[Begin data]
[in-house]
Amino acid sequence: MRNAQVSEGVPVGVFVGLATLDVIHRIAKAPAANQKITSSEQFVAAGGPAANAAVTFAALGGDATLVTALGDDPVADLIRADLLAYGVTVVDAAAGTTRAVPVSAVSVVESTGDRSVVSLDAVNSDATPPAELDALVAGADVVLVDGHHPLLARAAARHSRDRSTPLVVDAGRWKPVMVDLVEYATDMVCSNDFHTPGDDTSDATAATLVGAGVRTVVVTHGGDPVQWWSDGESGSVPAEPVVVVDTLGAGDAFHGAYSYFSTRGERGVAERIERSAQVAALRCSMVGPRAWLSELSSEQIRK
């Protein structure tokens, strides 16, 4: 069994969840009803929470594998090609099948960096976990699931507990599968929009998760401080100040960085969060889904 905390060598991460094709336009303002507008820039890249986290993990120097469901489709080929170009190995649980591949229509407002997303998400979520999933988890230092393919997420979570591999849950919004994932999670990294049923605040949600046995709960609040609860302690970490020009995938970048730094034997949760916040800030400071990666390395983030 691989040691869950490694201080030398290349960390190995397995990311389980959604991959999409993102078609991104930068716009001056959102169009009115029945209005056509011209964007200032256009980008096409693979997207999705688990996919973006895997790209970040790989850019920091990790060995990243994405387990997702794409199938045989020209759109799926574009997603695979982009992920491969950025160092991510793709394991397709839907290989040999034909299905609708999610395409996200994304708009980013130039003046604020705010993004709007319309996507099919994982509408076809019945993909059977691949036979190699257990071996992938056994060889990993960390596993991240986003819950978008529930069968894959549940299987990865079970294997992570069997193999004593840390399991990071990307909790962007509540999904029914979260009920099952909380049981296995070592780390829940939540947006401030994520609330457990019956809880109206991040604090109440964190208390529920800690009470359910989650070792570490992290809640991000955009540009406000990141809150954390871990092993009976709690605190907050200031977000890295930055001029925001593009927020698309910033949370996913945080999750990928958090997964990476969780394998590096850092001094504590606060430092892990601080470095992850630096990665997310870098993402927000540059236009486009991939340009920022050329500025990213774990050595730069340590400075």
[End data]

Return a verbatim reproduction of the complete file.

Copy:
[in-house]
Amino acid sequence: MRNAQVSEGVPVGVFVGLATLDVIHRIAKAPAANQKITSSEQFVAAGGPAANAAVTFAALGGDATLVTALGDDPVADLIRADLLAYGVTVVDAAAGTTRAVPVSAVSVVESTGDRSVVSLDAVNSDATPPAELDALVAGADVVLVDGHHPLLARAAARHSRDRSTPLVVDAGRWKPVMVDLVEYATDMVCSNDFHTPGDDTSDATAATLVGAGVRTVVVTHGGDPVQWWSDGESGSVPAEPVVVVDTLGAGDAFHGAYSYFSTRGERGVAERIERSAQVAALRCSMVGPRAWLSELSSEQIRK
């Protein structure tokens, strides 16, 4: 069994969840009803929470594998090609099948960096976990699931507990599968929009998760401080100040960085969060889904 905390060598991460094709336009303002507008820039890249986290993990120097469901489709080929170009190995649980591949229509407002997303998400979520999933988890230092393919997420979570591999849950919004994932999670990294049923605040949600046995709960609040609860302690970490020009995938970048730094034997949760916040800030400071990666390395983030 691989040691869950490694201080030398290349960390190995397995990311389980959604991959999409993102078609991104930068716009001056959102169009009115029945209005056509011209964007200032256009980008096409693979997207999705688990996919973006895997790209970040790989850019920091990790060995990243994405387990997702794409199938045989020209759109799926574009997603695979982009992920491969950025160092991510793709394991397709839907290989040999034909299905609708999610395409996200994304708009980013130039003046604020705010993004709007319309996507099919994982509408076809019945993909059977691949036979190699257990071996992938056994060889990993960390596993991240986003819950978008529930069968894959549940299987990865079970294997992570069997193999004593840390399991990071990307909790962007509540999904029914979260009920099952909380049981296995070592780390829940939540947006401030994520609330457990019956809880109206991040604090109440964190208390529920800690009470359910989650070792570490992290809640991000955009540009406000990141809150954390871990092993009976709690605190907050200031977000890295930055001029925001593009927020698309910033949370996913945080999750990928958090997964990476969780394998590096850092001094504590606060430092892990601080470095992850630096990665997310870098993402927000540059236009486009991939340009920022050329500025990213774990050595730069340590400075």